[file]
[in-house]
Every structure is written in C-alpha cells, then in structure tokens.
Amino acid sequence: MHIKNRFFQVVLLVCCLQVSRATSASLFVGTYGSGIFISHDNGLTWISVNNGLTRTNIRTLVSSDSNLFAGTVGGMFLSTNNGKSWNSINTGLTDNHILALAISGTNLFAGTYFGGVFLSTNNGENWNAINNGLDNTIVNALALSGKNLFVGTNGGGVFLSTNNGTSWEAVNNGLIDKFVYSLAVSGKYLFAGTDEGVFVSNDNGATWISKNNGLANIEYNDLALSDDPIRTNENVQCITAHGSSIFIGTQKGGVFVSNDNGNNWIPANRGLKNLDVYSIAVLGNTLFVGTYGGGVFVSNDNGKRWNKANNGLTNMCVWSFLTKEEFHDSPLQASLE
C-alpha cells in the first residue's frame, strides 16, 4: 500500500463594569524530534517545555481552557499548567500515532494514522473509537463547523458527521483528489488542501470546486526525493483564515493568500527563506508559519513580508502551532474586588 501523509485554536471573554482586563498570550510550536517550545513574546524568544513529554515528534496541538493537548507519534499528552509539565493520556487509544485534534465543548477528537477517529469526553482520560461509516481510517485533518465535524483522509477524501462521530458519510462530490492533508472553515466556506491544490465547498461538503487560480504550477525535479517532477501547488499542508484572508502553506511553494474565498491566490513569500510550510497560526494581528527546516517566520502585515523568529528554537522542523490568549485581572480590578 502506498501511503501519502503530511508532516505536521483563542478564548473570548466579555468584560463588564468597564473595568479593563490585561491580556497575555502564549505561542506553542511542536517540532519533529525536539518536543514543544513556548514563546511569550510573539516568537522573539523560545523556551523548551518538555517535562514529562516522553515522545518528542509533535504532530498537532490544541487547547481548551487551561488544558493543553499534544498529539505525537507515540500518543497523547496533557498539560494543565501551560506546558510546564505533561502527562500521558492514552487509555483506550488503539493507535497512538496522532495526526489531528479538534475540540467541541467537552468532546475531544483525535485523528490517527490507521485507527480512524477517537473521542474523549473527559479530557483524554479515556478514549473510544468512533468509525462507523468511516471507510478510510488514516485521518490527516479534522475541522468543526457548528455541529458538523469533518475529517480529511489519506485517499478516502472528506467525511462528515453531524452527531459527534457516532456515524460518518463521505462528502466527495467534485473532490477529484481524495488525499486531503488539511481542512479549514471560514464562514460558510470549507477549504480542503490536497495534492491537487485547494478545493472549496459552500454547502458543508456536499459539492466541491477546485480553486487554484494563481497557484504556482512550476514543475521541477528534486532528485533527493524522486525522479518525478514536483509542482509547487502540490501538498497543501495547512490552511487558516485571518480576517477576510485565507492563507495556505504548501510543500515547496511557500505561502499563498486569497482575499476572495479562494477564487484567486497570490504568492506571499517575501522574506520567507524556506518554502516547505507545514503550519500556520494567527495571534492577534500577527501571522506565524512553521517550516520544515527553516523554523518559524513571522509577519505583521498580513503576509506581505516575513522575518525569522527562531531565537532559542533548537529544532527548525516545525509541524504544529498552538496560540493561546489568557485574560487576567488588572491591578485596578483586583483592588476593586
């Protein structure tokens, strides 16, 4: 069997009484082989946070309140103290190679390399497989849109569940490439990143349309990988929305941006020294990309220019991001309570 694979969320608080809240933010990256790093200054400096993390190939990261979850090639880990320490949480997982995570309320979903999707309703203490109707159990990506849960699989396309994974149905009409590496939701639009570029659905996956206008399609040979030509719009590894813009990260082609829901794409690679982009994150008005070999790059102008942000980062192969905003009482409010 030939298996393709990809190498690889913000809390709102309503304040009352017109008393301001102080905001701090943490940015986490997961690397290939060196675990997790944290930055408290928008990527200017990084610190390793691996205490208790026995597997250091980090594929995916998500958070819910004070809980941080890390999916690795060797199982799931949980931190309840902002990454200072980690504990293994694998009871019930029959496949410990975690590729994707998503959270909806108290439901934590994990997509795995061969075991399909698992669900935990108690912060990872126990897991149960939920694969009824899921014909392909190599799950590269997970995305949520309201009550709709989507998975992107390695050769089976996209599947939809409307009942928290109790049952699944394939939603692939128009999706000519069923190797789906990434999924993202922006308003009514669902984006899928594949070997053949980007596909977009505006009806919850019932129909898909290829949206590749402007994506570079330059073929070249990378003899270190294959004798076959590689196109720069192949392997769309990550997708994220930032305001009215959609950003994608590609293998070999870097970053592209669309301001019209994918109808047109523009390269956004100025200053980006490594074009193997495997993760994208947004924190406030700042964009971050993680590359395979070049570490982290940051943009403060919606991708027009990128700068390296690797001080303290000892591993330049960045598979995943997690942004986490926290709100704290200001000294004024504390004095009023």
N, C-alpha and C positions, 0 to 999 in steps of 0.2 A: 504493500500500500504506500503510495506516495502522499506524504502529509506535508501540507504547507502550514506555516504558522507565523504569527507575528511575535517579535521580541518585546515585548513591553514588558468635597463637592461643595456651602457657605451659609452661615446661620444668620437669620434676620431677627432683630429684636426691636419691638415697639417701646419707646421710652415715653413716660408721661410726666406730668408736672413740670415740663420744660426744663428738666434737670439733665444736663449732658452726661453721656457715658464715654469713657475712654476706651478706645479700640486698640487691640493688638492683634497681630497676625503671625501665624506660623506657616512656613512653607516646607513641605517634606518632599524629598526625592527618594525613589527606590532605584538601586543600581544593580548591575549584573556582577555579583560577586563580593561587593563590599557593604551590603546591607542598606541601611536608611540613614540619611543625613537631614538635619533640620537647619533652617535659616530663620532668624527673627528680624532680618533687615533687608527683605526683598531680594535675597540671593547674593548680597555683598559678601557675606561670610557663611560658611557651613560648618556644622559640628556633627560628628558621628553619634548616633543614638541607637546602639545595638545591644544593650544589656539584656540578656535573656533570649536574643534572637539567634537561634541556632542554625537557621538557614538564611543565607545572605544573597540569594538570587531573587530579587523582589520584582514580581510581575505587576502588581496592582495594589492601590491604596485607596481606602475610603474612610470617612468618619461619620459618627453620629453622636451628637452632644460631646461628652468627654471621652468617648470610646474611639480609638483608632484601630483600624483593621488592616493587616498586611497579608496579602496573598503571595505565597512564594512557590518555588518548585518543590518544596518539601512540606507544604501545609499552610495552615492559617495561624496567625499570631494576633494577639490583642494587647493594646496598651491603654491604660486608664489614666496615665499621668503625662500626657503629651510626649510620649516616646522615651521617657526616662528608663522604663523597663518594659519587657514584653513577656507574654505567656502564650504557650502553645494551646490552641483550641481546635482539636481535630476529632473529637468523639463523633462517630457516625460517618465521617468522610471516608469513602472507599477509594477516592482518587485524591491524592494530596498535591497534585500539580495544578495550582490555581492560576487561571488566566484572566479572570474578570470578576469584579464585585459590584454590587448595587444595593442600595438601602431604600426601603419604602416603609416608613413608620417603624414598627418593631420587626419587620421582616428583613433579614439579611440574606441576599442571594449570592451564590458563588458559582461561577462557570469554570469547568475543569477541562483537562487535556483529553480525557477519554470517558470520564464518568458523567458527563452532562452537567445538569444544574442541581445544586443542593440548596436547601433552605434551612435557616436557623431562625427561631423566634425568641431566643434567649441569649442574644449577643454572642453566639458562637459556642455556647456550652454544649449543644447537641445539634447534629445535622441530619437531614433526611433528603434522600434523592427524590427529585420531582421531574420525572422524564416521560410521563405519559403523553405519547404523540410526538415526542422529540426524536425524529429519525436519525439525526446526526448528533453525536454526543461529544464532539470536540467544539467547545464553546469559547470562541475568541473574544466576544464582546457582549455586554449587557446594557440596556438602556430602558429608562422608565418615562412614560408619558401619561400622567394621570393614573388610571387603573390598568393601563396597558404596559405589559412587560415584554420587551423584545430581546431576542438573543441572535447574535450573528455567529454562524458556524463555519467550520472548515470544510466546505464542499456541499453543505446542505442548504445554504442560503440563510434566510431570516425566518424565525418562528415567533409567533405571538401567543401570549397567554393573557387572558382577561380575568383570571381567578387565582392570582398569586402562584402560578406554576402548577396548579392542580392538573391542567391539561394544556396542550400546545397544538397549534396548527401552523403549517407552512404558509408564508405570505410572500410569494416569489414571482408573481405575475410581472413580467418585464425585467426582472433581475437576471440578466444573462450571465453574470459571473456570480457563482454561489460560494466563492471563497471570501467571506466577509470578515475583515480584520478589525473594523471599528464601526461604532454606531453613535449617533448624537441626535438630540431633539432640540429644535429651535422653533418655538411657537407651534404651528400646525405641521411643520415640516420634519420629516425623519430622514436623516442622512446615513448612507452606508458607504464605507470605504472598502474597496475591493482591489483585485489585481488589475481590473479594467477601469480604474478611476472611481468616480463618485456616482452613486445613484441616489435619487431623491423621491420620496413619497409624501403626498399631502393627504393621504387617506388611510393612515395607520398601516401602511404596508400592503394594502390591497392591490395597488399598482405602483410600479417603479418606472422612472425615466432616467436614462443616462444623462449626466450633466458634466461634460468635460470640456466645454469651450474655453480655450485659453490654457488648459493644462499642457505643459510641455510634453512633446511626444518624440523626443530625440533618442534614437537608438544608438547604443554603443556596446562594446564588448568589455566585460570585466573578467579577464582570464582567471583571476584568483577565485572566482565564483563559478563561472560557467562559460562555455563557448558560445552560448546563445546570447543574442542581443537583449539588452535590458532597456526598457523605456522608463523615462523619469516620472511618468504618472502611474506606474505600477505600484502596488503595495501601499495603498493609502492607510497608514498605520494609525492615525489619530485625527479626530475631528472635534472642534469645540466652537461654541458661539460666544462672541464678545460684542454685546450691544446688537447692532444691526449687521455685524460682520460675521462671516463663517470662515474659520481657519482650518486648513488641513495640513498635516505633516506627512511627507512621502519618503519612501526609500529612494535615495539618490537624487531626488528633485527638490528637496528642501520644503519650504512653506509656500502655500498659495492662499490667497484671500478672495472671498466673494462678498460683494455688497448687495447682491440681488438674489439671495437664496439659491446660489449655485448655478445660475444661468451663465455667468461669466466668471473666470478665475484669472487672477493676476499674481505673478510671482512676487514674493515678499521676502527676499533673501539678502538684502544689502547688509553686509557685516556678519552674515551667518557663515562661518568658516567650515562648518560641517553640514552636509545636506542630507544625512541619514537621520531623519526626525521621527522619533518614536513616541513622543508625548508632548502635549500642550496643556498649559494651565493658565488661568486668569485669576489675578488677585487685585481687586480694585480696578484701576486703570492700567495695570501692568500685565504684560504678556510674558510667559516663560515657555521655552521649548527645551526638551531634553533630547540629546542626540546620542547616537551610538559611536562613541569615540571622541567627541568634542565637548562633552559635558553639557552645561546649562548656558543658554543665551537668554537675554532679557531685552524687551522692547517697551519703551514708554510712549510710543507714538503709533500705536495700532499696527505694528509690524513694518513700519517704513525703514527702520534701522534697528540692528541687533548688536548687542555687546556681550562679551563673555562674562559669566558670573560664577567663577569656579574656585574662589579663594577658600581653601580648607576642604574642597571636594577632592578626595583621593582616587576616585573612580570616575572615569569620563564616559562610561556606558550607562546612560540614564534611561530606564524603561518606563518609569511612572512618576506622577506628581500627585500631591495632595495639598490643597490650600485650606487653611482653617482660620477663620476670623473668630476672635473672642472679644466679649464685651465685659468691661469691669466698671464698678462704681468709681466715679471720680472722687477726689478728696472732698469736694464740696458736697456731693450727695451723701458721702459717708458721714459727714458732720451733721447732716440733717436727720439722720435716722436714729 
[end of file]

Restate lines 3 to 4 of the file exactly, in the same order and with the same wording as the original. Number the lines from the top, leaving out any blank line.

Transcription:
Amino acid sequence: MHIKNRFFQVVLLVCCLQVSRATSASLFVGTYGSGIFISHDNGLTWISVNNGLTRTNIRTLVSSDSNLFAGTVGGMFLSTNNGKSWNSINTGLTDNHILALAISGTNLFAGTYFGGVFLSTNNGENWNAINNGLDNTIVNALALSGKNLFVGTNGGGVFLSTNNGTSWEAVNNGLIDKFVYSLAVSGKYLFAGTDEGVFVSNDNGATWISKNNGLANIEYNDLALSDDPIRTNENVQCITAHGSSIFIGTQKGGVFVSNDNGNNWIPANRGLKNLDVYSIAVLGNTLFVGTYGGGVFVSNDNGKRWNKANNGLTNMCVWSFLTKEEFHDSPLQASLE
C-alpha cells in the first residue's frame, strides 16, 4: 500500500463594569524530534517545555481552557499548567500515532494514522473509537463547523458527521483528489488542501470546486526525493483564515493568500527563506508559519513580508502551532474586588 501523509485554536471573554482586563498570550510550536517550545513574546524568544513529554515528534496541538493537548507519534499528552509539565493520556487509544485534534465543548477528537477517529469526553482520560461509516481510517485533518465535524483522509477524501462521530458519510462530490492533508472553515466556506491544490465547498461538503487560480504550477525535479517532477501547488499542508484572508502553506511553494474565498491566490513569500510550510497560526494581528527546516517566520502585515523568529528554537522542523490568549485581572480590578 502506498501511503501519502503530511508532516505536521483563542478564548473570548466579555468584560463588564468597564473595568479593563490585561491580556497575555502564549505561542506553542511542536517540532519533529525536539518536543514543544513556548514563546511569550510573539516568537522573539523560545523556551523548551518538555517535562514529562516522553515522545518528542509533535504532530498537532490544541487547547481548551487551561488544558493543553499534544498529539505525537507515540500518543497523547496533557498539560494543565501551560506546558510546564505533561502527562500521558492514552487509555483506550488503539493507535497512538496522532495526526489531528479538534475540540467541541467537552468532546475531544483525535485523528490517527490507521485507527480512524477517537473521542474523549473527559479530557483524554479515556478514549473510544468512533468509525462507523468511516471507510478510510488514516485521518490527516479534522475541522468543526457548528455541529458538523469533518475529517480529511489519506485517499478516502472528506467525511462528515453531524452527531459527534457516532456515524460518518463521505462528502466527495467534485473532490477529484481524495488525499486531503488539511481542512479549514471560514464562514460558510470549507477549504480542503490536497495534492491537487485547494478545493472549496459552500454547502458543508456536499459539492466541491477546485480553486487554484494563481497557484504556482512550476514543475521541477528534486532528485533527493524522486525522479518525478514536483509542482509547487502540490501538498497543501495547512490552511487558516485571518480576517477576510485565507492563507495556505504548501510543500515547496511557500505561502499563498486569497482575499476572495479562494477564487484567486497570490504568492506571499517575501522574506520567507524556506518554502516547505507545514503550519500556520494567527495571534492577534500577527501571522506565524512553521517550516520544515527553516523554523518559524513571522509577519505583521498580513503576509506581505516575513522575518525569522527562531531565537532559542533548537529544532527548525516545525509541524504544529498552538496560540493561546489568557485574560487576567488588572491591578485596578483586583483592588476593586